- Check irrigation system operation
- Add chlorine and check operation of the disinfection system
- Removal of sludge and scum from the clarifier/final chamber
De-sludging Your System
Periodic removal of accumulated sludge and scum from the primary treatment section of your OSSF is required to be carried out by a licensed liquid waste contractor.
Be a Good Neighbour
Effluent must be disposed of within the boundaries of the property from which it was generated. It is an offence to dispose of effluent onto neighbouring properties, gutters or into waterways, or where it could run off into waterways.
Take care that there is no effluent run-off or spray drift onto adjoining properties.
Caring For Your System
Make sure that household products you use do not impair the performance of your OSSF. Ask your service agent or Council if you are unsure.
- Do carry out regular maintenance of OSSF using an approved servicing agent. It is an offence if your OSSF is not maintained regularly by an approved service agent.
- Do use only recommended biodegradable products.
- Do avoid contact with the effluent and irrigation sprays.
- Do call your service agent when you are encountering problems with your system such as alarms and/or smells from the OSSF.
- Do conserve water and avoid overloading the system. Fix leaking taps and running toilets as soon as they are discovered.
- Do use toilet paper that disintegrates easily.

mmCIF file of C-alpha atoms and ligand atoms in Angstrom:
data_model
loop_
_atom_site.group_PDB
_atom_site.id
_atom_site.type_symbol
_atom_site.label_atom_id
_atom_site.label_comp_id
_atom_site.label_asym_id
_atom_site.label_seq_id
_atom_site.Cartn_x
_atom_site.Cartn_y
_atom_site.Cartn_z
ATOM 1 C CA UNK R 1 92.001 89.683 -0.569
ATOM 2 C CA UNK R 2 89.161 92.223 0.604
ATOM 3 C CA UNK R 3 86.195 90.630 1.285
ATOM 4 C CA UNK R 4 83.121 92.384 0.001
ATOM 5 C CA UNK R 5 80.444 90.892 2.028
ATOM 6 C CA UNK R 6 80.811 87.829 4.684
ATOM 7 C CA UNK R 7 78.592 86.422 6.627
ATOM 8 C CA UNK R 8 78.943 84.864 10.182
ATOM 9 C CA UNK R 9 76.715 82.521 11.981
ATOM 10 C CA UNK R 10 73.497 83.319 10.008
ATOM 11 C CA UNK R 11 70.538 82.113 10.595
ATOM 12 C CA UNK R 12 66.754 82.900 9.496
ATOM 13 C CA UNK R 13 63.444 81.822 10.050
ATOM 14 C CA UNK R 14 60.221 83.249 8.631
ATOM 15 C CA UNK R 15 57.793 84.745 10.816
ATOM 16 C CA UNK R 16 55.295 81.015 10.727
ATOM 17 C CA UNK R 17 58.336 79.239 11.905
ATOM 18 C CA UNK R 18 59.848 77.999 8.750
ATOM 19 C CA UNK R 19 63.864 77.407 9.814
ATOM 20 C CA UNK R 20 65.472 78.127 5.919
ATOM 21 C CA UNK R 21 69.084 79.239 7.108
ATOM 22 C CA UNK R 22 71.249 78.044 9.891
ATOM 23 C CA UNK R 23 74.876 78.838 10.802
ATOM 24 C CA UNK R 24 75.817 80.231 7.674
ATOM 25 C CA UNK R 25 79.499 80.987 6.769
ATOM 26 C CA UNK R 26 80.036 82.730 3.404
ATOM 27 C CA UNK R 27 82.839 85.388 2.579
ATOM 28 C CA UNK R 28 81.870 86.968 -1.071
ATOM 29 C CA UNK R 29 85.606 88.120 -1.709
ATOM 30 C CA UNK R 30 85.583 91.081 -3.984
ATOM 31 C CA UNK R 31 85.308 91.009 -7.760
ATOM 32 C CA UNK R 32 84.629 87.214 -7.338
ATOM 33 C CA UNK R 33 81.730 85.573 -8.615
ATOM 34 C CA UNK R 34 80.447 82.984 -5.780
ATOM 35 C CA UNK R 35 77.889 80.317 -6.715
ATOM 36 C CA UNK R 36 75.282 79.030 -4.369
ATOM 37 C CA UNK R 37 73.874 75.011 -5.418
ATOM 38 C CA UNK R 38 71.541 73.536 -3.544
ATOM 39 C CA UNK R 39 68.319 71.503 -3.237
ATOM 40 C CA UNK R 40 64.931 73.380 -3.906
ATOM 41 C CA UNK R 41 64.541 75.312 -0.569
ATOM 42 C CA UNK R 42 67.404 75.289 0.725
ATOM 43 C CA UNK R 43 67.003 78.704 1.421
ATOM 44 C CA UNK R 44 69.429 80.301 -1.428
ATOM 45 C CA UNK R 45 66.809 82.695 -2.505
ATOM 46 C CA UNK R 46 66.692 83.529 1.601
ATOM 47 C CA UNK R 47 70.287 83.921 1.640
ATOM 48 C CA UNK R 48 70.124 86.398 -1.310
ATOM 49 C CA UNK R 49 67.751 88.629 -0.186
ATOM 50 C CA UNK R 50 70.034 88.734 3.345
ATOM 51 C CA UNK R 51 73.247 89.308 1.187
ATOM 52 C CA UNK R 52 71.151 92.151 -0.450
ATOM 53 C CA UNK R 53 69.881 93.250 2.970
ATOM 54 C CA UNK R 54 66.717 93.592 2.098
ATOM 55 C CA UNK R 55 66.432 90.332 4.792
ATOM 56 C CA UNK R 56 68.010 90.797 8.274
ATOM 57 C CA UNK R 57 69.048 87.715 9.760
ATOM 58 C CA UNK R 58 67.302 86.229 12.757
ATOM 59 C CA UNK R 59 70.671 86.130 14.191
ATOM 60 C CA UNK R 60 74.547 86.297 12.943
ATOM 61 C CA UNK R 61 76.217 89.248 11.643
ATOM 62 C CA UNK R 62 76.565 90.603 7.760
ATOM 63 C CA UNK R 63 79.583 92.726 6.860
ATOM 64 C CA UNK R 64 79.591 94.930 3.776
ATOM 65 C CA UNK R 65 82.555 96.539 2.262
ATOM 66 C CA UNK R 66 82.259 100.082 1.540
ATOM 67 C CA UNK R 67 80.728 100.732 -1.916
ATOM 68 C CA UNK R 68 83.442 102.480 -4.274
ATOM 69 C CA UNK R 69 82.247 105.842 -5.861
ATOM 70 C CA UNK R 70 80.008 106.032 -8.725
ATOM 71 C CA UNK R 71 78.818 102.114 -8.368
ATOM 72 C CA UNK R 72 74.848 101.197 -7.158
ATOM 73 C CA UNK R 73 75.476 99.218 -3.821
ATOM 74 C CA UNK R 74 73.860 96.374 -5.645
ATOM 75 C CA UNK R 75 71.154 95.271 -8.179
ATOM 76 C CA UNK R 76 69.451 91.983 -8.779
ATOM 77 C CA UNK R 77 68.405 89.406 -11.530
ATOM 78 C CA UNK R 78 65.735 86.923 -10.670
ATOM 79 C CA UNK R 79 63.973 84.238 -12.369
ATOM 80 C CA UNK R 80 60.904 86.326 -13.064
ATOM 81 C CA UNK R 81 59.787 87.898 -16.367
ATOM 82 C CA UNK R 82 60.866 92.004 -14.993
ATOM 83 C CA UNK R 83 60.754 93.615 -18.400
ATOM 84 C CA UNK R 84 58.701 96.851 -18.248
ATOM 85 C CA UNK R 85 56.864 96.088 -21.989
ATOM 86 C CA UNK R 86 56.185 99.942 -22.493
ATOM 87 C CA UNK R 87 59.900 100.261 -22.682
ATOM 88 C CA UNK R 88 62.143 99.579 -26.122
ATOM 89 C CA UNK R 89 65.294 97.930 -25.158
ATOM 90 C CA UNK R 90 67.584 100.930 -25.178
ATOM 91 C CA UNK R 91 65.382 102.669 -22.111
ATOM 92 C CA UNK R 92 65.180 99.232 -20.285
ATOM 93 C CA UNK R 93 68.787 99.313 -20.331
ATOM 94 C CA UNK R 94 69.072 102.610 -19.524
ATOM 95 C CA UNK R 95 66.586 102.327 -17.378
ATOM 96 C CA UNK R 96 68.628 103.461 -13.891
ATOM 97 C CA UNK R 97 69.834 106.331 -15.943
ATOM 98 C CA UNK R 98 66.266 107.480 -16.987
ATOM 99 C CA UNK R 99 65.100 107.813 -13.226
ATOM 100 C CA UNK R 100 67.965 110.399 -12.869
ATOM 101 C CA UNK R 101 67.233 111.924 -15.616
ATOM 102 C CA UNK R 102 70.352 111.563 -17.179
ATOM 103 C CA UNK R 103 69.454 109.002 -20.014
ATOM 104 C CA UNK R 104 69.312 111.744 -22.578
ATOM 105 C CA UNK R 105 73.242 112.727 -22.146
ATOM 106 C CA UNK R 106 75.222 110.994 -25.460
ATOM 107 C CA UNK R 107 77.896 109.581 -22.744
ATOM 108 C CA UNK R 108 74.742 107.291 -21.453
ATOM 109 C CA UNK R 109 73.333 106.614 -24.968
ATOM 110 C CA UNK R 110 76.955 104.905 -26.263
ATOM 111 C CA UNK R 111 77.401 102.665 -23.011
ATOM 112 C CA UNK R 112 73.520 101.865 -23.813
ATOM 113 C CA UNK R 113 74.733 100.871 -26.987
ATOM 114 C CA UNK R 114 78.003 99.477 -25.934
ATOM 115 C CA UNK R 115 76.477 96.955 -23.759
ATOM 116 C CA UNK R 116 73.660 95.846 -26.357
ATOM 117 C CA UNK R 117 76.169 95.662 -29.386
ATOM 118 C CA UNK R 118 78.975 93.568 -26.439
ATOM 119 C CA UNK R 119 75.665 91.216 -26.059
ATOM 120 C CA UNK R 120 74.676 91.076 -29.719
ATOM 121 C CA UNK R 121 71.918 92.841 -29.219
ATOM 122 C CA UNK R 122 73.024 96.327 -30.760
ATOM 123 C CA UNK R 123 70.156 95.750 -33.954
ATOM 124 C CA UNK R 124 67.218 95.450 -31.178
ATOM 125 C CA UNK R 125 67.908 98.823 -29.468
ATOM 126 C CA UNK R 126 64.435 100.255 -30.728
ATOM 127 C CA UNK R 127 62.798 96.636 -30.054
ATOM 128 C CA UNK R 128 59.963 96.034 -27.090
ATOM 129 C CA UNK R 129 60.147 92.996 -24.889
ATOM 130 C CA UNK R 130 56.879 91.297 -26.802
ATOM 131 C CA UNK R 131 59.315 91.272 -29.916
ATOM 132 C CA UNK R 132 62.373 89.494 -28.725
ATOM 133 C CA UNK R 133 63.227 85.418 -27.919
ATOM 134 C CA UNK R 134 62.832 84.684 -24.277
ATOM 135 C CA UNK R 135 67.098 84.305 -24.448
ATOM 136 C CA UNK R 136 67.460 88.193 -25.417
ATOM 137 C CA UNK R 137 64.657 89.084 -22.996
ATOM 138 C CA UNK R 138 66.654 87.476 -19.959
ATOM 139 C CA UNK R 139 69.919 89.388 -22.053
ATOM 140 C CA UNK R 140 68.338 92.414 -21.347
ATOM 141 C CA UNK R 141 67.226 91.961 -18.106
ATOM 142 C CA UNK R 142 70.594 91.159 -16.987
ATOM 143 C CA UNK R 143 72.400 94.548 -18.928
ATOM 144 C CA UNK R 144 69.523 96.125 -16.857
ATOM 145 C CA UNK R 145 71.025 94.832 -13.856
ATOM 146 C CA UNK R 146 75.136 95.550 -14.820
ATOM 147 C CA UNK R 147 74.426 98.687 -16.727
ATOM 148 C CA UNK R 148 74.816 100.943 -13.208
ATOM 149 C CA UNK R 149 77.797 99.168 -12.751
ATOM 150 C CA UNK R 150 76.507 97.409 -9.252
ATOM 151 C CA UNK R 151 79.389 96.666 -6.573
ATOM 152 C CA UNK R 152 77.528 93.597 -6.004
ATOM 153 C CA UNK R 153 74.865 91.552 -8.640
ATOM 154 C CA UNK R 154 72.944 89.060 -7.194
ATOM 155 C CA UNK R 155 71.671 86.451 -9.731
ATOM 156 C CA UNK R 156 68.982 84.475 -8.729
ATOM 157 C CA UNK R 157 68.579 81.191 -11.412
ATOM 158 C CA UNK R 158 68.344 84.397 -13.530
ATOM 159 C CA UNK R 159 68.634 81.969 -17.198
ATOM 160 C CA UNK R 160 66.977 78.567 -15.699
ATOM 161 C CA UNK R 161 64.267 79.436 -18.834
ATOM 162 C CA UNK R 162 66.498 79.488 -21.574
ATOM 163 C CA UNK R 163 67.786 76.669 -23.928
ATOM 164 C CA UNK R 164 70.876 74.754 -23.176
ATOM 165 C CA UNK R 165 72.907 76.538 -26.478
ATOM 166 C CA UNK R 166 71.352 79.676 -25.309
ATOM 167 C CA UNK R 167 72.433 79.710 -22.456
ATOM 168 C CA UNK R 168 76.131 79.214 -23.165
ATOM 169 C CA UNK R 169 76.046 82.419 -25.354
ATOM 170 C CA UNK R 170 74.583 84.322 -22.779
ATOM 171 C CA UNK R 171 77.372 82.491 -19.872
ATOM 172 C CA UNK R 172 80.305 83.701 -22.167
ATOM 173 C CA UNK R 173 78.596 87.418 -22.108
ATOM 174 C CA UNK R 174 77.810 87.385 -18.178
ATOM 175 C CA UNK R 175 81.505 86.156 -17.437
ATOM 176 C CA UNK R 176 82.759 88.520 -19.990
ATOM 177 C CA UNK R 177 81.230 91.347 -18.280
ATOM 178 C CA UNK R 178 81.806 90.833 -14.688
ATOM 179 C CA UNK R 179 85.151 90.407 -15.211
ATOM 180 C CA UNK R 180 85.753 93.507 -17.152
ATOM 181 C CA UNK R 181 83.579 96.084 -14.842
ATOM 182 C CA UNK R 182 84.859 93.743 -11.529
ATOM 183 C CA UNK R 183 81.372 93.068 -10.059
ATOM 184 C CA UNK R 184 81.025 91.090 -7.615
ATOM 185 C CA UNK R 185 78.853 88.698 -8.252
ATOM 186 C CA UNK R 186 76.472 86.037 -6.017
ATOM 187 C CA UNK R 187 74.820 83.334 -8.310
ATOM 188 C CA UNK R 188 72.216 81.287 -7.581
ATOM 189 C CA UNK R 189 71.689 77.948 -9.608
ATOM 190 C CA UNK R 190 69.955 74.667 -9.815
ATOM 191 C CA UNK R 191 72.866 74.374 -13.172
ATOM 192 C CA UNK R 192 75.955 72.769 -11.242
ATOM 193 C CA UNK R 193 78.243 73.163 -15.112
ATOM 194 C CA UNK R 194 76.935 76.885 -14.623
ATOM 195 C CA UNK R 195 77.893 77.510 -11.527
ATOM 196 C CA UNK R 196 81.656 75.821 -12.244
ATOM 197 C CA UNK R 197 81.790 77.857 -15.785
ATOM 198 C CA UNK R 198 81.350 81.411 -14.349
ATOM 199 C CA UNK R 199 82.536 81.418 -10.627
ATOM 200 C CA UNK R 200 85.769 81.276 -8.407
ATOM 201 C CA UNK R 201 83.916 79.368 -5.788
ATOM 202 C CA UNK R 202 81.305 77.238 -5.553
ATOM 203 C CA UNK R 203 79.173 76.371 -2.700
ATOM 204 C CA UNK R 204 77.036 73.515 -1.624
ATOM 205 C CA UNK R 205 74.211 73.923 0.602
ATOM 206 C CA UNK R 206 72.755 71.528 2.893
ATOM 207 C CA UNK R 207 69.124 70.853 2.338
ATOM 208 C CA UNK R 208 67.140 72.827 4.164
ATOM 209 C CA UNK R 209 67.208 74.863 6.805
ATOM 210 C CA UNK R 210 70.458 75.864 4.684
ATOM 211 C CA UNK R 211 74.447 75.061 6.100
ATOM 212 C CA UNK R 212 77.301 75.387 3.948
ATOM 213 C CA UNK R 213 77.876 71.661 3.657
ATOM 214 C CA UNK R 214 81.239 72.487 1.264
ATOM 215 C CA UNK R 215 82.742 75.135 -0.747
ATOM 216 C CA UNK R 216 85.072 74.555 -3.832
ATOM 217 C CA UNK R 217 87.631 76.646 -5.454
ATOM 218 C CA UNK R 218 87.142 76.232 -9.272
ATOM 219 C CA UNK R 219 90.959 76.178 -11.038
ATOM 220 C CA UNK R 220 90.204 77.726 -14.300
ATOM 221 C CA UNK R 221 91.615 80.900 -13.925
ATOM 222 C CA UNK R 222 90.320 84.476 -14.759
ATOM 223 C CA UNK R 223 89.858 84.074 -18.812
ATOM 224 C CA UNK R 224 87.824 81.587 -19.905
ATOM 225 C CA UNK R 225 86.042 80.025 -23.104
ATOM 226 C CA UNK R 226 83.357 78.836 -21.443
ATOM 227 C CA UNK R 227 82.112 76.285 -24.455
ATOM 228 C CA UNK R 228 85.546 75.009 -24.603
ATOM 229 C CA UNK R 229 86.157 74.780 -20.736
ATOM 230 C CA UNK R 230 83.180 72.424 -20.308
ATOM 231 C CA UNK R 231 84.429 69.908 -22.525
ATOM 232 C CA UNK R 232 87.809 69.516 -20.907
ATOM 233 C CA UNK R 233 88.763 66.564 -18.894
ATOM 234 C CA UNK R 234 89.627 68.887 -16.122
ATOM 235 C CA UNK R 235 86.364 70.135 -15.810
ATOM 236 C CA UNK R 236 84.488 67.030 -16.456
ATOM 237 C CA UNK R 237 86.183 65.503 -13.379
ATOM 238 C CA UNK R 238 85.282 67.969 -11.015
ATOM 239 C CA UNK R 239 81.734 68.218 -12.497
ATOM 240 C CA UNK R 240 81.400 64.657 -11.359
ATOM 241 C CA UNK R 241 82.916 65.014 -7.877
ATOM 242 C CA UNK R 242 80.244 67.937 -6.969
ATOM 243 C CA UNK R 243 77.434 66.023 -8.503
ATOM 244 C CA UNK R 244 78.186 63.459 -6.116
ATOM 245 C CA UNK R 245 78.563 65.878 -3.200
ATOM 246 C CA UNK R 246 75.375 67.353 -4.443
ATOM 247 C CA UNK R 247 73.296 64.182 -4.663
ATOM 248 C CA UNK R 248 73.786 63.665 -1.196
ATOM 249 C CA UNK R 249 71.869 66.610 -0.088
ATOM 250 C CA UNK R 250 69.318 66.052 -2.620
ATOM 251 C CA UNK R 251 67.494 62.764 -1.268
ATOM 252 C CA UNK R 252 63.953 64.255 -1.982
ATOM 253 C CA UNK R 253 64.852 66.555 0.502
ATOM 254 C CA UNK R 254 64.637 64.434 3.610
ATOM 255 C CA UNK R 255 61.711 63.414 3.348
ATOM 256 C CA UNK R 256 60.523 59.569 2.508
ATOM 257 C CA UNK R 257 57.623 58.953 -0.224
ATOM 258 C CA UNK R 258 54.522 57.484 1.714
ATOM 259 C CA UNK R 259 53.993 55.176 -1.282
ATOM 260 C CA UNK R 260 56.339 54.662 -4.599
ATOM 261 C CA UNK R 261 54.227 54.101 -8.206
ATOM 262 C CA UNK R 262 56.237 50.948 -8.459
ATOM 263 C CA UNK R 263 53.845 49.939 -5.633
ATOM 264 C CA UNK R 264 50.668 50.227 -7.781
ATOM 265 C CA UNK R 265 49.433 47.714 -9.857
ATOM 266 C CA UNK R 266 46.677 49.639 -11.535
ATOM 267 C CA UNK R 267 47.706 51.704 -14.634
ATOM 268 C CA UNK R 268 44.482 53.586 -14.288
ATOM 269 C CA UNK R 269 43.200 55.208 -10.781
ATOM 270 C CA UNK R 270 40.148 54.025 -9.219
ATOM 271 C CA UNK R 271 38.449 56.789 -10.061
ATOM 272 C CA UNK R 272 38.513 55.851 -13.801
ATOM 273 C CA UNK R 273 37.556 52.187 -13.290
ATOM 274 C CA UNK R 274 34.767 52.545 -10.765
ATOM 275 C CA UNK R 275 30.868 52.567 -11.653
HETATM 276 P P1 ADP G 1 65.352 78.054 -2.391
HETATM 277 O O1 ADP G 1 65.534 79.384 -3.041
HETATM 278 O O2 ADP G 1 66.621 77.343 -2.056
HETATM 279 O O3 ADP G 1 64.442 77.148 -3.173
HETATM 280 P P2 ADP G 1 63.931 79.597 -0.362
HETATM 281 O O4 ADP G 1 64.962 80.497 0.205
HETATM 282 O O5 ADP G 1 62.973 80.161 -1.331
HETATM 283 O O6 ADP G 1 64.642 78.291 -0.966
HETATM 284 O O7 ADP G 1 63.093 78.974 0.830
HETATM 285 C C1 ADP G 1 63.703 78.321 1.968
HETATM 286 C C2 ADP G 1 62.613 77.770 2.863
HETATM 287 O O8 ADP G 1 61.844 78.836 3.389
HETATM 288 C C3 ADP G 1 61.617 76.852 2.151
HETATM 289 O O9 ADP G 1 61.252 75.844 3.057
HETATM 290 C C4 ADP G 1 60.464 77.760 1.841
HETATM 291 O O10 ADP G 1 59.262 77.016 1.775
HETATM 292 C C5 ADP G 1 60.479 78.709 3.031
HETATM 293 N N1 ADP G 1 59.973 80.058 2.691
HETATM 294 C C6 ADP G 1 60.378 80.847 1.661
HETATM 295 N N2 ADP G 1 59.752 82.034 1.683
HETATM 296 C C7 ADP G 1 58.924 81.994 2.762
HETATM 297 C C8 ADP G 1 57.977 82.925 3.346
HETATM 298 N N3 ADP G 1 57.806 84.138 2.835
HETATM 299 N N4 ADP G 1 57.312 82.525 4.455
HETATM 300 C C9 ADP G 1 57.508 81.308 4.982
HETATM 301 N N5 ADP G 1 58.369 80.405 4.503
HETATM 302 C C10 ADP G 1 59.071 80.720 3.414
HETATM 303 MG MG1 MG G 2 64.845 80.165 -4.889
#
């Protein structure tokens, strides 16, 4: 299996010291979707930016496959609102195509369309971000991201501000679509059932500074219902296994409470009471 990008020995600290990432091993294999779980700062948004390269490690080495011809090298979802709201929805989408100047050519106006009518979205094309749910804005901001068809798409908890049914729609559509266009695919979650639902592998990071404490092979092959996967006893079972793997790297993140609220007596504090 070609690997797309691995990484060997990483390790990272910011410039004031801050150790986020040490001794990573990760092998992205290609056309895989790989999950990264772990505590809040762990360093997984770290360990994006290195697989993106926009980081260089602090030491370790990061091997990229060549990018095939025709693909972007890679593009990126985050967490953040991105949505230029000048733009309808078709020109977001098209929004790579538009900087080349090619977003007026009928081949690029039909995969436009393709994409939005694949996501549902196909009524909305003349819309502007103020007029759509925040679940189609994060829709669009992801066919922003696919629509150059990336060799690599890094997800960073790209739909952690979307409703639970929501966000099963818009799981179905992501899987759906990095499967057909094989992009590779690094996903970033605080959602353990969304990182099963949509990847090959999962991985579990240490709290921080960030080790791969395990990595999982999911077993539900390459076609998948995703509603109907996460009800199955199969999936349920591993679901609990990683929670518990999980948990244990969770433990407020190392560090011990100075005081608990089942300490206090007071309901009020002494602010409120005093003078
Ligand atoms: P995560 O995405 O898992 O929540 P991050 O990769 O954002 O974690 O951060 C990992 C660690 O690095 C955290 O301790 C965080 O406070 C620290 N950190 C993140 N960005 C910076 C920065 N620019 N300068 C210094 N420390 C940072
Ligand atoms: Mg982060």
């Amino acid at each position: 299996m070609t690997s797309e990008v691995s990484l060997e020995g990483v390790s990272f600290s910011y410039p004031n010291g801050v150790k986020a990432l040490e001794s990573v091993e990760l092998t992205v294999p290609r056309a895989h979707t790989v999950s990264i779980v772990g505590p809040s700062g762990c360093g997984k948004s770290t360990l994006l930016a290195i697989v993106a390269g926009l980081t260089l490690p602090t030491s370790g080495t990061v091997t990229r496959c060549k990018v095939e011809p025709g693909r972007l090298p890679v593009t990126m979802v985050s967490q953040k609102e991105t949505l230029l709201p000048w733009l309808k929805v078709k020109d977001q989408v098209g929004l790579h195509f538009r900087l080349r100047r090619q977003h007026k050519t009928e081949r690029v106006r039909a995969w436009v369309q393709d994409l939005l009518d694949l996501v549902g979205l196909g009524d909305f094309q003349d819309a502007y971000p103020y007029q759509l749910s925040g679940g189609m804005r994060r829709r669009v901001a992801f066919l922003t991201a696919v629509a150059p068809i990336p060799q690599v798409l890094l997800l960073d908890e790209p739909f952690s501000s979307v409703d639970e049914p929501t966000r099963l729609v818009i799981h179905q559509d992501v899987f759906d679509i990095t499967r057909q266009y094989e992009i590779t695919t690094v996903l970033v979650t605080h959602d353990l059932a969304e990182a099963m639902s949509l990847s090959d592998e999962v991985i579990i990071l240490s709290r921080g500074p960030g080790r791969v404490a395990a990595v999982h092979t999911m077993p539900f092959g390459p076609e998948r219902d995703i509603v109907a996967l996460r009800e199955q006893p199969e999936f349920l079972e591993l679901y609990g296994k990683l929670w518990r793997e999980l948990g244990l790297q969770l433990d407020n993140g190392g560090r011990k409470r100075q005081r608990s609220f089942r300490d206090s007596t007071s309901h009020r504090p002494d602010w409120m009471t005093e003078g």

- Do use bicarb soda as a cleaner for toilets, baths and basins.
- Do keep a detailed record about your treatment plant, including model number, service agent, records of service visits, maintenance performed and part replacements.
- Do become familiar with how your own particular system operates and the way it looks sounds and smells when it is working correctly. This way, you may be able to identify problems before they become serious and alert your service agent to anything unusual.
- Do ensure your OSSF tank lids are properly sealed to prevent entry of mosquitoes and other vermin.
- Don’t put food scraps, milk or oil down the sink.
- Don’t dispose of any product containing ammonia, acids, disinfectants or bleaches into the system as it will kill the bacteria which operate the system.
- Don’t allow roof or surface water to enter the system as it will overload the system.
- Don’t allow foreign objects such as plastic or rubber products, cloth, rags, sanitary napkins, bones, metal, glass and tea leaves or coffee grounds to enter the system as they may cause blockages.
- Don’t switch off the system to save power.
- Don’t cover tanks with earth, concrete, pavers, pine bark, mulch or other material which could interfere with access for maintenance or enter the tank when lids are opened.
- Don’t allow anyone to park on, or drive over any part of the system.
- Don’t make or allow unauthorised repairs or alterations to your system without approval from Council.
- Don’t use garbage grinders unless the on-site sewerage facility is designed to cope with this waste.
- Don’t put any chemicals such as paints, thinners, pesticides etc. into the sink as these items can destroy the bacteria digestion process in your system, resulting in the discharge of polluted effluent.